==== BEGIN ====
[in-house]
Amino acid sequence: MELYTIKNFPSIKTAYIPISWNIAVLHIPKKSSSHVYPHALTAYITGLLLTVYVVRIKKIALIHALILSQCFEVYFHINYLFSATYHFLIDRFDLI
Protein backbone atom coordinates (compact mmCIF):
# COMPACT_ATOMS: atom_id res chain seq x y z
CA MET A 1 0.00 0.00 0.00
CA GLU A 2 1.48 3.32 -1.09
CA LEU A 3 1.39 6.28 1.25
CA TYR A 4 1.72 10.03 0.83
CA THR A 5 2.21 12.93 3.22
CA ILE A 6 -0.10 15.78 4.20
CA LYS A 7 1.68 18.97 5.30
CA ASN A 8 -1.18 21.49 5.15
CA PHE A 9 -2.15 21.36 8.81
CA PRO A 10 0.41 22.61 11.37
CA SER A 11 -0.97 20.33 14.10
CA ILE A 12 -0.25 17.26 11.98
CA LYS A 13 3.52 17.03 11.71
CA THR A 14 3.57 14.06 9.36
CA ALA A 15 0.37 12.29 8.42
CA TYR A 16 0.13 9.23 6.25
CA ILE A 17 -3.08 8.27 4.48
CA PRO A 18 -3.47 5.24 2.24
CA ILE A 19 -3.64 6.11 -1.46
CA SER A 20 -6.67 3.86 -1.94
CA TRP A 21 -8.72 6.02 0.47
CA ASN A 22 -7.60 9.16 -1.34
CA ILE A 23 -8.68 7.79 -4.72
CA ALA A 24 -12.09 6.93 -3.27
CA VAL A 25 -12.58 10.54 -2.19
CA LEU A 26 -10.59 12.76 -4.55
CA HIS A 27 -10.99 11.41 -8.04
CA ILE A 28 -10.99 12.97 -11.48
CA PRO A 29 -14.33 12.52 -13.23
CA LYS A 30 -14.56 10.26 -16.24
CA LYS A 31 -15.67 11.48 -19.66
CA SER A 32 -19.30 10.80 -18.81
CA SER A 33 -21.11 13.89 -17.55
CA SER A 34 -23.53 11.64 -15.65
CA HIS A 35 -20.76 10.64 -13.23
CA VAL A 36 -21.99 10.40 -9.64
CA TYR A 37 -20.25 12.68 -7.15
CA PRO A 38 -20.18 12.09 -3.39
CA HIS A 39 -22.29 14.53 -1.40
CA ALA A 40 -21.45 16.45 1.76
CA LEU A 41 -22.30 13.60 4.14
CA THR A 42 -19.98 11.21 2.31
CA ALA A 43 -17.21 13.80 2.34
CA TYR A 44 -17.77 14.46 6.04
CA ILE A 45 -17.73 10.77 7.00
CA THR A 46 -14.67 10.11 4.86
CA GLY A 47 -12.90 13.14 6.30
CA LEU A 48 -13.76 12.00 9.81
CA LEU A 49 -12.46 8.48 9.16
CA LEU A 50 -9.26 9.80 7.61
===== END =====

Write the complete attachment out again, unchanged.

[in-house]
Amino acid sequence: MELYTIKNFPSIKTAYIPISWNIAVLHIPKKSSSHVYPHALTAYITGLLLTVYVVRIKKIALIHALILSQCFEVYFHINYLFSATYHFLIDRFDLI
Protein backbone atom coordinates (compact mmCIF):
# COMPACT_ATOMS: atom_id res chain seq x y z
CA MET A 1 0.00 0.00 0.00
CA GLU A 2 1.48 3.32 -1.09
CA LEU A 3 1.39 6.28 1.25
CA TYR A 4 1.72 10.03 0.83
CA THR A 5 2.21 12.93 3.22
CA ILE A 6 -0.10 15.78 4.20
CA LYS A 7 1.68 18.97 5.30
CA ASN A 8 -1.18 21.49 5.15
CA PHE A 9 -2.15 21.36 8.81
CA PRO A 10 0.41 22.61 11.37
CA SER A 11 -0.97 20.33 14.10
CA ILE A 12 -0.25 17.26 11.98
CA LYS A 13 3.52 17.03 11.71
CA THR A 14 3.57 14.06 9.36
CA ALA A 15 0.37 12.29 8.42
CA TYR A 16 0.13 9.23 6.25
CA ILE A 17 -3.08 8.27 4.48
CA PRO A 18 -3.47 5.24 2.24
CA ILE A 19 -3.64 6.11 -1.46
CA SER A 20 -6.67 3.86 -1.94
CA TRP A 21 -8.72 6.02 0.47
CA ASN A 22 -7.60 9.16 -1.34
CA ILE A 23 -8.68 7.79 -4.72
CA ALA A 24 -12.09 6.93 -3.27
CA VAL A 25 -12.58 10.54 -2.19
CA LEU A 26 -10.59 12.76 -4.55
CA HIS A 27 -10.99 11.41 -8.04
CA ILE A 28 -10.99 12.97 -11.48
CA PRO A 29 -14.33 12.52 -13.23
CA LYS A 30 -14.56 10.26 -16.24
CA LYS A 31 -15.67 11.48 -19.66
CA SER A 32 -19.30 10.80 -18.81
CA SER A 33 -21.11 13.89 -17.55
CA SER A 34 -23.53 11.64 -15.65
CA HIS A 35 -20.76 10.64 -13.23
CA VAL A 36 -21.99 10.40 -9.64
CA TYR A 37 -20.25 12.68 -7.15
CA PRO A 38 -20.18 12.09 -3.39
CA HIS A 39 -22.29 14.53 -1.40
CA ALA A 40 -21.45 16.45 1.76
CA LEU A 41 -22.30 13.60 4.14
CA THR A 42 -19.98 11.21 2.31
CA ALA A 43 -17.21 13.80 2.34
CA TYR A 44 -17.77 14.46 6.04
CA ILE A 45 -17.73 10.77 7.00
CA THR A 46 -14.67 10.11 4.86
CA GLY A 47 -12.90 13.14 6.30
CA LEU A 48 -13.76 12.00 9.81
CA LEU A 49 -12.46 8.48 9.16
CA LEU A 50 -9.26 9.80 7.61